THE DAILY SIGNAL: Did Obamacare Really Insure 20 Million Adults Who Were Previously Uninsured?
By Jared Hatch and Alyene Senger // December 14, 2016
Understanding exactly how Obamacare has affected health coverage is important as Congress works to repeal and replace Obamacare
EDITOR’S NOTE: President-elect Donald Trump, his cabinet and the majority of Republicans in Congress have vowed to tee-up Barack Obama’s signature legislation, the Affordable Care Act (ACA, aka Obamacare), for repeal and replacement within the first 100 days of the Trump administration.
Republicans have been promising to repeal and replace Obamacare since the ACA was passed in 2010, and began to lay serious groundwork against Obamacare in January of 2016 when both the Senate and the House passed a reconciliation bill that took apart Obamacare’s expansion of Medicaid and private, subsidized health insurance. Obama, as expected vetoed that off hand.
However, now, since the results of the November election and the realization that the generally unpopular law as written had very little chance of withstanding the changes projected by the new administration, speculation on the impact of “repeal and replace” on the accessibility and affordability of American healthcare has been rampant.
With waning confidence in the accuracy and bipartisan nature of data and information originating from governmental agencies or the mainstream media, it is increasingly critical for the American public to have ready availability to thoughtful, well researched information like the article below from The Daily Signal.
Will 20 million people really be adversely affected if Obamacare is repealed? Or, will the bulk of Americans now covered under the ACA still have coverage with a transition plan that allows for judicious change and eliminates crippling costs, staggering premium increases, mandated consumer regulations, taxes and penalties, risk of coverage loss, and restricted choice that plague the ACA?
— Dr. Jim Palermo, Editor-in-Chief
THE DAILY SIGNAL — One of the most frequently heard claims from the Obama administration is that Obamacare is responsible for insuring 20 million adults who were previously uninsured. But Heritage Foundation research shows the administration’s figure is off by a few million.
The Department of Health and Human Services claims that 20 million people have gained health coverage since the enactment of Obamacare in 2010 through early 2016.
Of those people, 2.3 million are said to be young adults (ages 19 to 25) that gained coverage between 2010 and 2013 as a result of the Obamacare provision allowing them to stay on their parents’ plan until age 26.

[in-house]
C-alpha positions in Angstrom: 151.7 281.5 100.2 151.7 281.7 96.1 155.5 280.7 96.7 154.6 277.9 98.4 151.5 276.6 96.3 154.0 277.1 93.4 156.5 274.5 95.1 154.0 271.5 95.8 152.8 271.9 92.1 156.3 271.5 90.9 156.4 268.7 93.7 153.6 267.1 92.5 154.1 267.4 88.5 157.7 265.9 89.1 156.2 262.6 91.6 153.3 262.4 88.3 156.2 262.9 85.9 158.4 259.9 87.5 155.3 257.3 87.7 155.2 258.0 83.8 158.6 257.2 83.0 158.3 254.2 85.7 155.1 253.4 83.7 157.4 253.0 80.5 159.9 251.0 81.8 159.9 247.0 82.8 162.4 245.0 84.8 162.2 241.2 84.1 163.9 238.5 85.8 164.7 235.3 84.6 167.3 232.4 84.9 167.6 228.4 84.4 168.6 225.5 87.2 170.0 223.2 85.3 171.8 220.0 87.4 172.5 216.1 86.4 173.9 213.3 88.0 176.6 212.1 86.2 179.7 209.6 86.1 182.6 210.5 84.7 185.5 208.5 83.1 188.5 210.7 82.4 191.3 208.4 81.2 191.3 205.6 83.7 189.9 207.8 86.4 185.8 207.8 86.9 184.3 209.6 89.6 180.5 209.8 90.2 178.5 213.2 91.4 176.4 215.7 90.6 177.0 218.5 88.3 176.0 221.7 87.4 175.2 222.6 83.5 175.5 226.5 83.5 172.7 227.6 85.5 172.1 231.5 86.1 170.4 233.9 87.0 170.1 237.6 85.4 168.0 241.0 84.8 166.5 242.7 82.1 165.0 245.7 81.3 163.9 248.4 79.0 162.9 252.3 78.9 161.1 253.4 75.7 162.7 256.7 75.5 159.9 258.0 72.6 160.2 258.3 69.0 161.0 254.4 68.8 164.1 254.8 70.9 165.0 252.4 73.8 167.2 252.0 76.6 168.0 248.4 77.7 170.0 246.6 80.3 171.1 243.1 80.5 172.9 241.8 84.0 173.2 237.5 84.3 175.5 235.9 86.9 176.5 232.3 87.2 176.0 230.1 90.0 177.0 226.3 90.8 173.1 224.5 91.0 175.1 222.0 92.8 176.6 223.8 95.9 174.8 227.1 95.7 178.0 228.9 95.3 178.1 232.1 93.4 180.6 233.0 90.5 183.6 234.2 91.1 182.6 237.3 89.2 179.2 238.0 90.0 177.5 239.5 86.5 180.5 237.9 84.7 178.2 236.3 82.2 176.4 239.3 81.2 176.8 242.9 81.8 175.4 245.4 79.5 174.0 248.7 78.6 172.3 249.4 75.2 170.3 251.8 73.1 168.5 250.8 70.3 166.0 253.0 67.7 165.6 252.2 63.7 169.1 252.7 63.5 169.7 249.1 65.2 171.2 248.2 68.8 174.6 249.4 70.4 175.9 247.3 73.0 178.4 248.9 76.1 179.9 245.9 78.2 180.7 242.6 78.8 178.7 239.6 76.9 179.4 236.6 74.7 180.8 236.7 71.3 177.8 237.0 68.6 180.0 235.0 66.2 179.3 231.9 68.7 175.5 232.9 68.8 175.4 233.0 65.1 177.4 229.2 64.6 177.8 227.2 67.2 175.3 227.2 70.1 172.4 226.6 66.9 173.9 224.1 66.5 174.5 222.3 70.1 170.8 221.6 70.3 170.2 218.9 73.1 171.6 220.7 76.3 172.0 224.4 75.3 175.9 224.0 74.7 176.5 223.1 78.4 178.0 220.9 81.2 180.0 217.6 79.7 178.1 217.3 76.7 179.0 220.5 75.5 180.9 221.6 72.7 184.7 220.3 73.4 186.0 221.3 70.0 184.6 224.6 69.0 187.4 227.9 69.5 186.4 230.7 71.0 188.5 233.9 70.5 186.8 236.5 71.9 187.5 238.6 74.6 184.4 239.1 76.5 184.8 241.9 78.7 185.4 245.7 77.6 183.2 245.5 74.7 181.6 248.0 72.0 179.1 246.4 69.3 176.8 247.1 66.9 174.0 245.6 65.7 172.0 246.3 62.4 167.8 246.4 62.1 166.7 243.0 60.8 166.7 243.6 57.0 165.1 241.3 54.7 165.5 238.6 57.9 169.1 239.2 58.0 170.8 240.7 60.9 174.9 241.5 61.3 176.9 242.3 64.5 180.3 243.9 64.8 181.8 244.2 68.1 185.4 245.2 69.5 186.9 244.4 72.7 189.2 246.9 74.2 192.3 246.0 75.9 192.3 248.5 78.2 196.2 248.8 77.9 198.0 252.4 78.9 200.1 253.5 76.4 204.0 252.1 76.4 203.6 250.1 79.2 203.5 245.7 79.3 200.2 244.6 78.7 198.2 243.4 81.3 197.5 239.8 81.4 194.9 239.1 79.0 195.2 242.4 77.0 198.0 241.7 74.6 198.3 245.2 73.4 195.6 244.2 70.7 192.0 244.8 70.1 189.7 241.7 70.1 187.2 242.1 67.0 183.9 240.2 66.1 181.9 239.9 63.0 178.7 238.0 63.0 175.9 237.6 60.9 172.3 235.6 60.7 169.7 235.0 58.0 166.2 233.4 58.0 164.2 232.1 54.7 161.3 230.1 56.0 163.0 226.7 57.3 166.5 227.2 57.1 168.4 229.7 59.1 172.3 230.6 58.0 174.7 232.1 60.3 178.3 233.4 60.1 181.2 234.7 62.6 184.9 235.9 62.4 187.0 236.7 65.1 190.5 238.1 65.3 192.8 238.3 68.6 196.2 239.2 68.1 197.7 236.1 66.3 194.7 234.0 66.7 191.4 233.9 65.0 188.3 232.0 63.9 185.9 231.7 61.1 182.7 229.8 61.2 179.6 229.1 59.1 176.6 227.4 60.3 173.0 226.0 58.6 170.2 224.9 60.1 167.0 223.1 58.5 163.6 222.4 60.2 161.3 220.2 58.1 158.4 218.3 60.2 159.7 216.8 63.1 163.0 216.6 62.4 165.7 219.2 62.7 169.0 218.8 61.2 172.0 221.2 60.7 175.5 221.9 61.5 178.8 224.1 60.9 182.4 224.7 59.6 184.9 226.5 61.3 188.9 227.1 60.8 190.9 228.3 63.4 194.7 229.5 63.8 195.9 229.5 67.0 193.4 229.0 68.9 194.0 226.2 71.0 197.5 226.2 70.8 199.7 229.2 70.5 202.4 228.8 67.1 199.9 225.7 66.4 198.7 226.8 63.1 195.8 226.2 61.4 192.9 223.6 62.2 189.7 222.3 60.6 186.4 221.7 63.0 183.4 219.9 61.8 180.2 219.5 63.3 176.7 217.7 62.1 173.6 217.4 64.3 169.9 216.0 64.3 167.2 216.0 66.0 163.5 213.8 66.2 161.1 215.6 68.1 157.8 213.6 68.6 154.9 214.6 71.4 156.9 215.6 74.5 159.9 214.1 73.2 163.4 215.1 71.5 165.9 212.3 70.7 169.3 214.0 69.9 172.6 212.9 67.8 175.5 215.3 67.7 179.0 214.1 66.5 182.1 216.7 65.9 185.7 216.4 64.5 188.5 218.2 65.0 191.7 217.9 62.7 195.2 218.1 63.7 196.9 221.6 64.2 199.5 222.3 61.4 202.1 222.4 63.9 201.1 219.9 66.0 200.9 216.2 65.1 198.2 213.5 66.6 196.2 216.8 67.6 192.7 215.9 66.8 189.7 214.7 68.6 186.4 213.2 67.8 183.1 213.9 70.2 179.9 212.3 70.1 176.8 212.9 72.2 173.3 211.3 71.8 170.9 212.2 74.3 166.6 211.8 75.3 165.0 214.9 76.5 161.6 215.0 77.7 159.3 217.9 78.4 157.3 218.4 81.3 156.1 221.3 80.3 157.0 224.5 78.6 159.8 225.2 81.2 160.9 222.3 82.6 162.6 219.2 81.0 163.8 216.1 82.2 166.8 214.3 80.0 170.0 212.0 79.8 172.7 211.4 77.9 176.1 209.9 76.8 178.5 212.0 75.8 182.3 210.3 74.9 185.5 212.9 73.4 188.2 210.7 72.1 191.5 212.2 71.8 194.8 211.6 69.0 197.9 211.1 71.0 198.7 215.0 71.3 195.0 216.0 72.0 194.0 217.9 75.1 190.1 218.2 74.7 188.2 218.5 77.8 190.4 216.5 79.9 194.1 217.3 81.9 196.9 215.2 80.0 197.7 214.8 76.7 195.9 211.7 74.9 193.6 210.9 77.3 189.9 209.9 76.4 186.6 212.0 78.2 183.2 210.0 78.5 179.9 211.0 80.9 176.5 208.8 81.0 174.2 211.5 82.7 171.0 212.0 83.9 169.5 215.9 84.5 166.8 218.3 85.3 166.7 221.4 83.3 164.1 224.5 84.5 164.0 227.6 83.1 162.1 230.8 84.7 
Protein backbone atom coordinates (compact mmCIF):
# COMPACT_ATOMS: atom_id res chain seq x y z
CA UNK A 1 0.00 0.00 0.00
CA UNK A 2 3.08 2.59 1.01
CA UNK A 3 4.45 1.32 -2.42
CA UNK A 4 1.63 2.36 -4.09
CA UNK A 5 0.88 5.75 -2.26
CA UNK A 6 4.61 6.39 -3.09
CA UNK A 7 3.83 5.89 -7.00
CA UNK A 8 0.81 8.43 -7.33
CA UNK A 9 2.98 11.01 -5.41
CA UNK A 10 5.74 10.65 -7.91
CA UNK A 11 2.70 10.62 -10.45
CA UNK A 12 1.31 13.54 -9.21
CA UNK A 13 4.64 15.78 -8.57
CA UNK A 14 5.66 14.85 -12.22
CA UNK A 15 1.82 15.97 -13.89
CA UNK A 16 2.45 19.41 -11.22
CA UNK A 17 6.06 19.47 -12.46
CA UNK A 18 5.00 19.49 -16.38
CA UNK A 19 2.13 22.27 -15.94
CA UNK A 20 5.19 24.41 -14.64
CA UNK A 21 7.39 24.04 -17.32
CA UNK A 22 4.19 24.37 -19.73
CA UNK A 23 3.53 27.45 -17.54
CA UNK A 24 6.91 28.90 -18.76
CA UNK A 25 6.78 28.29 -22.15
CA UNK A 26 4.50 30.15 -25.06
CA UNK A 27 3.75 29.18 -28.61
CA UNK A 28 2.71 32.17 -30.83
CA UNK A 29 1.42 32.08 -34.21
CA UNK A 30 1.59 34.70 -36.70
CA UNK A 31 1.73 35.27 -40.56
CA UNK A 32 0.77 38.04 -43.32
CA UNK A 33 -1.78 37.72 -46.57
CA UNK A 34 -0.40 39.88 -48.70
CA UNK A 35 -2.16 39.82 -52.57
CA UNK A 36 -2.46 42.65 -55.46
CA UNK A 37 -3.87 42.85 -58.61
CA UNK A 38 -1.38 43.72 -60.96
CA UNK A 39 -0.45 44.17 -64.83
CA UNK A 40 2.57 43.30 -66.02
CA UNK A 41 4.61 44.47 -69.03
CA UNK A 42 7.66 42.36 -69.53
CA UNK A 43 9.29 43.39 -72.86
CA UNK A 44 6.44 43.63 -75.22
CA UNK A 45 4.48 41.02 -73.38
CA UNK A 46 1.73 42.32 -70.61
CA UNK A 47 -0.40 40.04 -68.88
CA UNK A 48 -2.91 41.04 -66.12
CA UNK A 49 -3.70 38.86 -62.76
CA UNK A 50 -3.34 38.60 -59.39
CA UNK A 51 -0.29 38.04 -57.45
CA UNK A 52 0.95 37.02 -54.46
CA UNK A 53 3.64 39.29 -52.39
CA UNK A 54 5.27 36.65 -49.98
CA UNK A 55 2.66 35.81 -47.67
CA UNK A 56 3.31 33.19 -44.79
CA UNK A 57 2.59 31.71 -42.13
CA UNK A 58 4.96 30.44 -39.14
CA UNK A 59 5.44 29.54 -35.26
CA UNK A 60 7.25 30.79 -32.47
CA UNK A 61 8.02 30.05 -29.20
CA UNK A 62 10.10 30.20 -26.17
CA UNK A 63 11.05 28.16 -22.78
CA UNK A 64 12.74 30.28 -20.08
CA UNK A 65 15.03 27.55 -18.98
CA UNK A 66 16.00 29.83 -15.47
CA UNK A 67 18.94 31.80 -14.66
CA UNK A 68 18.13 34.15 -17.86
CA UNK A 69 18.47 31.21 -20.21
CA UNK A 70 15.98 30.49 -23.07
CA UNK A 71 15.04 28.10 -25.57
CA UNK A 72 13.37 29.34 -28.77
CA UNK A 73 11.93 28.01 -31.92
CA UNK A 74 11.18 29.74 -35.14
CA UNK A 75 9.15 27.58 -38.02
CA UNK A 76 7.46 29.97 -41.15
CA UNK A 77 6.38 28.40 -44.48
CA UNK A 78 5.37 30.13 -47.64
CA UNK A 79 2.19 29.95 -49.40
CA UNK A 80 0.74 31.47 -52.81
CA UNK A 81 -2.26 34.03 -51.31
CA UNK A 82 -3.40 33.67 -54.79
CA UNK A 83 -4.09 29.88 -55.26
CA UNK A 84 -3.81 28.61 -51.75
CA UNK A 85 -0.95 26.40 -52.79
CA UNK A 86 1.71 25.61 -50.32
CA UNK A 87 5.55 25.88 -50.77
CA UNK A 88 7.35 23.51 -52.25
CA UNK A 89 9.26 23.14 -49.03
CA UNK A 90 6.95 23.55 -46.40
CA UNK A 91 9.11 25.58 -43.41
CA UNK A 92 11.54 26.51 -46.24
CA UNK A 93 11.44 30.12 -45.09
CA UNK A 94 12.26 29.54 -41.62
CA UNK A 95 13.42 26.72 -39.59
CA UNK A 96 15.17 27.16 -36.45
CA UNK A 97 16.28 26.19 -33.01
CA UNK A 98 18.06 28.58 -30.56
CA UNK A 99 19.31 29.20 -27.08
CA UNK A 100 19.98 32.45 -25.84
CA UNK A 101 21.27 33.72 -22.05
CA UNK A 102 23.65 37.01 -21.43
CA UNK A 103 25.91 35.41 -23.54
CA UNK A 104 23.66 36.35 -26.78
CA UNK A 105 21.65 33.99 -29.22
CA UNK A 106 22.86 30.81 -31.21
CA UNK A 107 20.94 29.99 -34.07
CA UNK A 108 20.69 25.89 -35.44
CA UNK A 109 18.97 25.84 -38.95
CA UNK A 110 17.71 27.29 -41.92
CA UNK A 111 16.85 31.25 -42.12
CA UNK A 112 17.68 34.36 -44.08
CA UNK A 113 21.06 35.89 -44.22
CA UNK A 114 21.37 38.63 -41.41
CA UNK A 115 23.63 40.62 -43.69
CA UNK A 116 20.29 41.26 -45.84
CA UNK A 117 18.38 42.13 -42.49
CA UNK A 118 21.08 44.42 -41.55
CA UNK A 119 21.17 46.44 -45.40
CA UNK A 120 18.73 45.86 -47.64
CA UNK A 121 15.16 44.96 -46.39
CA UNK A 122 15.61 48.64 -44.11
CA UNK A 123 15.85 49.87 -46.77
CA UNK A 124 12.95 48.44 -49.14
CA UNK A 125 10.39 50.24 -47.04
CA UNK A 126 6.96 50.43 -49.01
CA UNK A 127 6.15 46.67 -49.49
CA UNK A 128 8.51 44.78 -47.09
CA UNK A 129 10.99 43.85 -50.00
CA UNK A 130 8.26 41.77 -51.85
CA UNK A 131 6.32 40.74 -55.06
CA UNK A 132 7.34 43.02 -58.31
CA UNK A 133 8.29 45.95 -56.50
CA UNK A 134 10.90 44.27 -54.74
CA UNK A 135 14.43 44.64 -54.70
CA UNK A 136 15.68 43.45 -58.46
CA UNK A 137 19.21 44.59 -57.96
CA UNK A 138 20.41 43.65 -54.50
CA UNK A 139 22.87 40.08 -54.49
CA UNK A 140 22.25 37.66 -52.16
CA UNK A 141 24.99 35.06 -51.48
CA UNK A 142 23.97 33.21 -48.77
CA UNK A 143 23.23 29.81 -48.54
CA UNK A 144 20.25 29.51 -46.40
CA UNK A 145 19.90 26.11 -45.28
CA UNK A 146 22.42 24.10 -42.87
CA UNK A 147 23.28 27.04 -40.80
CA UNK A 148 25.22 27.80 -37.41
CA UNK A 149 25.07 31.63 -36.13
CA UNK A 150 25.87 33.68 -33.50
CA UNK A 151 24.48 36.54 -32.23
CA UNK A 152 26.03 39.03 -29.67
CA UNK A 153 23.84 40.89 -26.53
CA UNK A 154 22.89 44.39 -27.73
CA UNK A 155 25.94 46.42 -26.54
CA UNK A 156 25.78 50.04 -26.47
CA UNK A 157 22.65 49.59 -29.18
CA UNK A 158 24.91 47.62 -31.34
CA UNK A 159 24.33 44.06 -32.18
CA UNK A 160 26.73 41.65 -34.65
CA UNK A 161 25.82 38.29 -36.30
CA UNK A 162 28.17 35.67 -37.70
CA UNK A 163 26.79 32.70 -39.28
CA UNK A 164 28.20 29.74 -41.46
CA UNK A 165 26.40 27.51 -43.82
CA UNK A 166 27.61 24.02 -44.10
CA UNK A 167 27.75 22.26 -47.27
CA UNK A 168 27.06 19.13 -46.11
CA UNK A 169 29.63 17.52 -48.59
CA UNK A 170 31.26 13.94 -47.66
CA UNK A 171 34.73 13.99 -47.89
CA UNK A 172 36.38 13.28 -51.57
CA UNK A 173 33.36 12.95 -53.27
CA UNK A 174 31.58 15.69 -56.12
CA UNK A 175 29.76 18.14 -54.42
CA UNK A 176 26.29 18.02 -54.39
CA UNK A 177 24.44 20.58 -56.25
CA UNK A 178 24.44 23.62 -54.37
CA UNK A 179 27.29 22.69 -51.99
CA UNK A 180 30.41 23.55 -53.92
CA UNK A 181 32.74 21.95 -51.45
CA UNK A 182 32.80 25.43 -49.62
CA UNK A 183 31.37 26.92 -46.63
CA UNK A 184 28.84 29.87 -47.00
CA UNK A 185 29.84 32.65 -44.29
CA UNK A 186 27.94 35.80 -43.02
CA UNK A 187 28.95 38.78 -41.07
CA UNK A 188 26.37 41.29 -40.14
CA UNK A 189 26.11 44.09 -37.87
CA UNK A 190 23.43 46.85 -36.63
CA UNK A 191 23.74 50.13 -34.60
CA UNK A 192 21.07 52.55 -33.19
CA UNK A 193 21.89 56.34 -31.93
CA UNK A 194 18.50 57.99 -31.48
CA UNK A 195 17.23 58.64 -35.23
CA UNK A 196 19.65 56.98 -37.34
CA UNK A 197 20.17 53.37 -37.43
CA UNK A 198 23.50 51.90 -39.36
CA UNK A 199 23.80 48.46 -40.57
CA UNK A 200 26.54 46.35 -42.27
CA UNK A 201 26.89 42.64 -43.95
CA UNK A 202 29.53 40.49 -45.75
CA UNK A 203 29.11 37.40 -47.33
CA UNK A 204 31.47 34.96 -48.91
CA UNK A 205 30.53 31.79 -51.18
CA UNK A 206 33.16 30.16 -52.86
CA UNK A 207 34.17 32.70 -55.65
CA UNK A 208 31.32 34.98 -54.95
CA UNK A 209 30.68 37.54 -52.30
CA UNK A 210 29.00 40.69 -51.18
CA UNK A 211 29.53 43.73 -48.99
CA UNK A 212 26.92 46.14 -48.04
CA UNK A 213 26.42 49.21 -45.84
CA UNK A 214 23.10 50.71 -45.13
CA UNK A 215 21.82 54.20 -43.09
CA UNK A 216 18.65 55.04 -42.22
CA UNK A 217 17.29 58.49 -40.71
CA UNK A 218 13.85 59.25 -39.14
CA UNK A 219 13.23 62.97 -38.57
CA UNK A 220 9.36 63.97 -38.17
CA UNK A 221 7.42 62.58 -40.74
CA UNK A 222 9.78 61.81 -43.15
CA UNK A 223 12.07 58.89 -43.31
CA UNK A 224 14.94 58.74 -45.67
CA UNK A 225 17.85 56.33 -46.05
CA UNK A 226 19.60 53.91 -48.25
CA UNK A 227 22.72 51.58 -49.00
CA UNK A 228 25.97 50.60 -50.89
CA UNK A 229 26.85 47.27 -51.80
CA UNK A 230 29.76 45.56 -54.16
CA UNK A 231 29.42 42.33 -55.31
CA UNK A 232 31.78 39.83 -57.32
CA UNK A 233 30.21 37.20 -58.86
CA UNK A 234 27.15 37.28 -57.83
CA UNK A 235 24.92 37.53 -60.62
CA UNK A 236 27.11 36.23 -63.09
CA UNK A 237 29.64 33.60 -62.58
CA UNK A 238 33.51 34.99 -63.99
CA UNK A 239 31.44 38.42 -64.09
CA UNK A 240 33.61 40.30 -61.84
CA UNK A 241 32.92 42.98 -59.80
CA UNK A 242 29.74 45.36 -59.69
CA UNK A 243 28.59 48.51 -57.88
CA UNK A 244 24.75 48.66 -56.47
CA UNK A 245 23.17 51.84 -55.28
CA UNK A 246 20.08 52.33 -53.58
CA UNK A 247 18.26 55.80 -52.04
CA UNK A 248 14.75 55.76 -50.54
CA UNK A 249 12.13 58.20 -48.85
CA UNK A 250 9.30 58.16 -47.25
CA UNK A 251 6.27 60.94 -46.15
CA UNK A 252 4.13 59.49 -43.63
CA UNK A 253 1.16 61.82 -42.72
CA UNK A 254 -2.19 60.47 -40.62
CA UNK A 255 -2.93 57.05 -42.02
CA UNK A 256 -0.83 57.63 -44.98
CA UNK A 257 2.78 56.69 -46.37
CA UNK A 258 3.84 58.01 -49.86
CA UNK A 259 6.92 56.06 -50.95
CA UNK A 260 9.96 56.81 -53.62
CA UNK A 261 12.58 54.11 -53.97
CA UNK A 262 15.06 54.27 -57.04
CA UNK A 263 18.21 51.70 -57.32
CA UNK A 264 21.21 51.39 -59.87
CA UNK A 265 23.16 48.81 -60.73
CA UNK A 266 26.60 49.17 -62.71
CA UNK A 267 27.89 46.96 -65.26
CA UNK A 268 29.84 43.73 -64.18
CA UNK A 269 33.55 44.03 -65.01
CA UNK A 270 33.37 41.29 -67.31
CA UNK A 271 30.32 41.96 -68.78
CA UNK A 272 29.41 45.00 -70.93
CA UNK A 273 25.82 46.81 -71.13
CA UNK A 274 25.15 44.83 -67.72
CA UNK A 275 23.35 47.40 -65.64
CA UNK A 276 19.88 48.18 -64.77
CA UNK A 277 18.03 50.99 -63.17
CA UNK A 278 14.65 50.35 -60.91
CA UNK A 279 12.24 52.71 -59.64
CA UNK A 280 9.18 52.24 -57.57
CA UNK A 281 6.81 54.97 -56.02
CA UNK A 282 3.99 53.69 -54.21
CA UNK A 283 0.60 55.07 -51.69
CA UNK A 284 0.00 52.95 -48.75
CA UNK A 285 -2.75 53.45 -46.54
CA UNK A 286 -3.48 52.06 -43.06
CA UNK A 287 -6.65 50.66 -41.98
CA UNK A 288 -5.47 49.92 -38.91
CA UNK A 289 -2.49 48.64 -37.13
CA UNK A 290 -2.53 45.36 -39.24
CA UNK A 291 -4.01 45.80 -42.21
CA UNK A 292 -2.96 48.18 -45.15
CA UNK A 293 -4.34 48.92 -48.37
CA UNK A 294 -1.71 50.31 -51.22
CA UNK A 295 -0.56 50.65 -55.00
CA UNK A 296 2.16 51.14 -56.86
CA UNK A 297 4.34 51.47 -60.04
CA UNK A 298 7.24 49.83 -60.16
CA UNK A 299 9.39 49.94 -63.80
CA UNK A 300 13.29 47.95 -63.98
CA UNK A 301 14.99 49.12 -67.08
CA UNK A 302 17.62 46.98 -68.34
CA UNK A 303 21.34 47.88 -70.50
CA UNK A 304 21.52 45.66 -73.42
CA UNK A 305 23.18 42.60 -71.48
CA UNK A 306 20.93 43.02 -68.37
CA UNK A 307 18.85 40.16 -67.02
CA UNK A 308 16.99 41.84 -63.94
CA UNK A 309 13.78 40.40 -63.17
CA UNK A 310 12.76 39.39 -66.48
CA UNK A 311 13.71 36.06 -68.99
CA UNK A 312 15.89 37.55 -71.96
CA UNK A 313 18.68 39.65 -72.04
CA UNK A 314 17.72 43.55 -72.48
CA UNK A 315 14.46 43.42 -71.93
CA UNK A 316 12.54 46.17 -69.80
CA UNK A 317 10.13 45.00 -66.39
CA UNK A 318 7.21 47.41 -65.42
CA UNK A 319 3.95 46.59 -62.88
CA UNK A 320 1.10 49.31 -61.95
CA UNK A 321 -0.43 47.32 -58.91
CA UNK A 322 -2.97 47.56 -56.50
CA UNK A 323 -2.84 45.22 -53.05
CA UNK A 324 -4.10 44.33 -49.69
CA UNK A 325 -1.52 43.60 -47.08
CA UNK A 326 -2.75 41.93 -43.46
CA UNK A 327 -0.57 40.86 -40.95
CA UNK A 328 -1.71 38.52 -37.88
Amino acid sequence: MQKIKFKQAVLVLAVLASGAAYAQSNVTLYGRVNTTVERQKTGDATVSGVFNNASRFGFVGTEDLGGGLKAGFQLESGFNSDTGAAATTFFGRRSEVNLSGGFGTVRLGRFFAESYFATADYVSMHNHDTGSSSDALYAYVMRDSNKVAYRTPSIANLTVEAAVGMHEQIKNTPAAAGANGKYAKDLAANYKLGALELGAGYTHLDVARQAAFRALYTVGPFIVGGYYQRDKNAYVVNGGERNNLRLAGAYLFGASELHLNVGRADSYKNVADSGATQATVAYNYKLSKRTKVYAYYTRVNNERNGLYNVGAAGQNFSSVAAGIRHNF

The remaining 17.7 million people gained health insurance from Obamacare’s first open enrollment period between October 2013 and early 2016.
However, it is important to note that the administration’s coverage estimates are based on survey data rather than calculating the actual change in coverage in different markets. Though surveys can provide useful information, they are not as precise as using enrollment data taken directly from insurance companies.
A recent analysis by The Heritage Foundation’s Edmund Haislmaier and Drew Gonshorowski uses the more accurate method, taking actual enrollment data from Medicaid and private insurance companies to assess the impact Obamacare has had on coverage.
The researchers found that just over 14 million people gained coverage from the end of 2013 to the end of 2015. Of those 14 million, 11.8 million gained their insurance through Medicaid and 2.2 million through private coverage.
The report provides several key takeaways from the first two years of Obamacare’s full implementation:
Private market growth has been slow.
Enrollment in the individual market increased by 5.9 million and the self-insured employer market grew by 3.9 million. However, these increases were largely offset by an enrollment drop of 7.6 million people in fully insured employer group plans. Overall, the net gain in private market coverage was only 2.3 million people.
Medicaid enrollment has surged.
In states that adopted Obamacare’s Medicaid expansion, enrollment surged by 10.4 million. However, Medicaid enrollment also rose by 1.4 million in states that didn’t expand their Medicaid programs. Overall, enrollment in Medicaid and the Children’s Health Insurance Program accounts for 84 percent of the total coverage gains from Obamacare since 2014.
Obamacare’s impact is diminishing.
Though only two full years of data are available, Obamacare appears to be having less of an impact on both private and public insurance markets after its first year of implementation.
For example, while the individual market saw an upsurge of 40 percent in 2014 (the first year of Obamacare’s implementation), it drastically slowed in 2015, with enrollment growth of just 7 percent.
Likewise, the law seems to be having less impact on the fully insured employer group market. In 2014, enrollment in that sector fell by 11 percent, but in 2015, it nearly broke even, decreasing by only 2 percent. Medicaid enrollment also experienced a similar trend. In states that expanded, enrollment increased 23 percent in 2014 but slowed to 4 percent growth in 2015.
Understanding exactly how Obamacare has affected health coverage is important as Congress works to repeal Obamacare and replace it with market-based reforms in the coming months.